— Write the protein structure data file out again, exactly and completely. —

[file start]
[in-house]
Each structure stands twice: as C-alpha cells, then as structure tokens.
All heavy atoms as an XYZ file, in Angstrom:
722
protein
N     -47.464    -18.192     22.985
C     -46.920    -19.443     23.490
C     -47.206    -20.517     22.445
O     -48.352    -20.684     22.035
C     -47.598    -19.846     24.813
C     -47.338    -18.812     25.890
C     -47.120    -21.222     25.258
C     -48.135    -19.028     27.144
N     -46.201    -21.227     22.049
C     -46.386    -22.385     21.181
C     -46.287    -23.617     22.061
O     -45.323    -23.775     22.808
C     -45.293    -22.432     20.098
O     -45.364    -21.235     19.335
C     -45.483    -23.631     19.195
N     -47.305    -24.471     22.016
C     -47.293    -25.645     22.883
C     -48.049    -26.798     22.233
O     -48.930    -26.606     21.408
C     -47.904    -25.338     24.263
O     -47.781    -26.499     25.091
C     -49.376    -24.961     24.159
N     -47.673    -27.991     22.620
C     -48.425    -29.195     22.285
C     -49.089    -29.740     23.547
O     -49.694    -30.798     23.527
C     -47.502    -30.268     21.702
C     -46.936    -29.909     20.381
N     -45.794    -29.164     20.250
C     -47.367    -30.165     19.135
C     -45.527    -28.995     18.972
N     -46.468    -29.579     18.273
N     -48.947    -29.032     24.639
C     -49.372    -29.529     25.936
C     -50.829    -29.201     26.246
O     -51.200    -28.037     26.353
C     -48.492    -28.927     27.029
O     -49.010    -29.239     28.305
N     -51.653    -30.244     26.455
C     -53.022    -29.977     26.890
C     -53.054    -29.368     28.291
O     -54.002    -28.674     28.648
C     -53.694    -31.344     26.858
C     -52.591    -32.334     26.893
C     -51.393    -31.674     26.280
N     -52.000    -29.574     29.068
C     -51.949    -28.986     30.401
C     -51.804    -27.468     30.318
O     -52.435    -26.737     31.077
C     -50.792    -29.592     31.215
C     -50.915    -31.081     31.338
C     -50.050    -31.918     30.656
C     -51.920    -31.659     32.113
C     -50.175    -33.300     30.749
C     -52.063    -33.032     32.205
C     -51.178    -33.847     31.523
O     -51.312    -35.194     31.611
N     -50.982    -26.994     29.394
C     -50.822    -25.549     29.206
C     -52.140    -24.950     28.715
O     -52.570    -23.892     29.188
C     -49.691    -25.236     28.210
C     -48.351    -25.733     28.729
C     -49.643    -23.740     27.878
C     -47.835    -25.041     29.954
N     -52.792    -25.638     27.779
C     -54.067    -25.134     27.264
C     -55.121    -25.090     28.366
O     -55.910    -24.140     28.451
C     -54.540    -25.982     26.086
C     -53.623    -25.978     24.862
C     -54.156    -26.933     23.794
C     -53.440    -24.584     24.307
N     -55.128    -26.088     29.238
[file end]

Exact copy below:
[in-house]
Each structure stands twice: as C-alpha cells, then as structure tokens.
All heavy atoms as an XYZ file, in Angstrom:
722
protein
N     -47.464    -18.192     22.985
C     -46.920    -19.443     23.490
C     -47.206    -20.517     22.445
O     -48.352    -20.684     22.035
C     -47.598    -19.846     24.813
C     -47.338    -18.812     25.890
C     -47.120    -21.222     25.258
C     -48.135    -19.028     27.144
N     -46.201    -21.227     22.049
C     -46.386    -22.385     21.181
C     -46.287    -23.617     22.061
O     -45.323    -23.775     22.808
C     -45.293    -22.432     20.098
O     -45.364    -21.235     19.335
C     -45.483    -23.631     19.195
N     -47.305    -24.471     22.016
C     -47.293    -25.645     22.883
C     -48.049    -26.798     22.233
O     -48.930    -26.606     21.408
C     -47.904    -25.338     24.263
O     -47.781    -26.499     25.091
C     -49.376    -24.961     24.159
N     -47.673    -27.991     22.620
C     -48.425    -29.195     22.285
C     -49.089    -29.740     23.547
O     -49.694    -30.798     23.527
C     -47.502    -30.268     21.702
C     -46.936    -29.909     20.381
N     -45.794    -29.164     20.250
C     -47.367    -30.165     19.135
C     -45.527    -28.995     18.972
N     -46.468    -29.579     18.273
N     -48.947    -29.032     24.639
C     -49.372    -29.529     25.936
C     -50.829    -29.201     26.246
O     -51.200    -28.037     26.353
C     -48.492    -28.927     27.029
O     -49.010    -29.239     28.305
N     -51.653    -30.244     26.455
C     -53.022    -29.977     26.890
C     -53.054    -29.368     28.291
O     -54.002    -28.674     28.648
C     -53.694    -31.344     26.858
C     -52.591    -32.334     26.893
C     -51.393    -31.674     26.280
N     -52.000    -29.574     29.068
C     -51.949    -28.986     30.401
C     -51.804    -27.468     30.318
O     -52.435    -26.737     31.077
C     -50.792    -29.592     31.215
C     -50.915    -31.081     31.338
C     -50.050    -31.918     30.656
C     -51.920    -31.659     32.113
C     -50.175    -33.300     30.749
C     -52.063    -33.032     32.205
C     -51.178    -33.847     31.523
O     -51.312    -35.194     31.611
N     -50.982    -26.994     29.394
C     -50.822    -25.549     29.206
C     -52.140    -24.950     28.715
O     -52.570    -23.892     29.188
C     -49.691    -25.236     28.210
C     -48.351    -25.733     28.729
C     -49.643    -23.740     27.878
C     -47.835    -25.041     29.954
N     -52.792    -25.638     27.779
C     -54.067    -25.134     27.264
C     -55.121    -25.090     28.366
O     -55.910    -24.140     28.451
C     -54.540    -25.982     26.086
C     -53.623    -25.978     24.862
C     -54.156    -26.933     23.794
C     -53.440    -24.584     24.307
N     -55.128    -26.088     29.238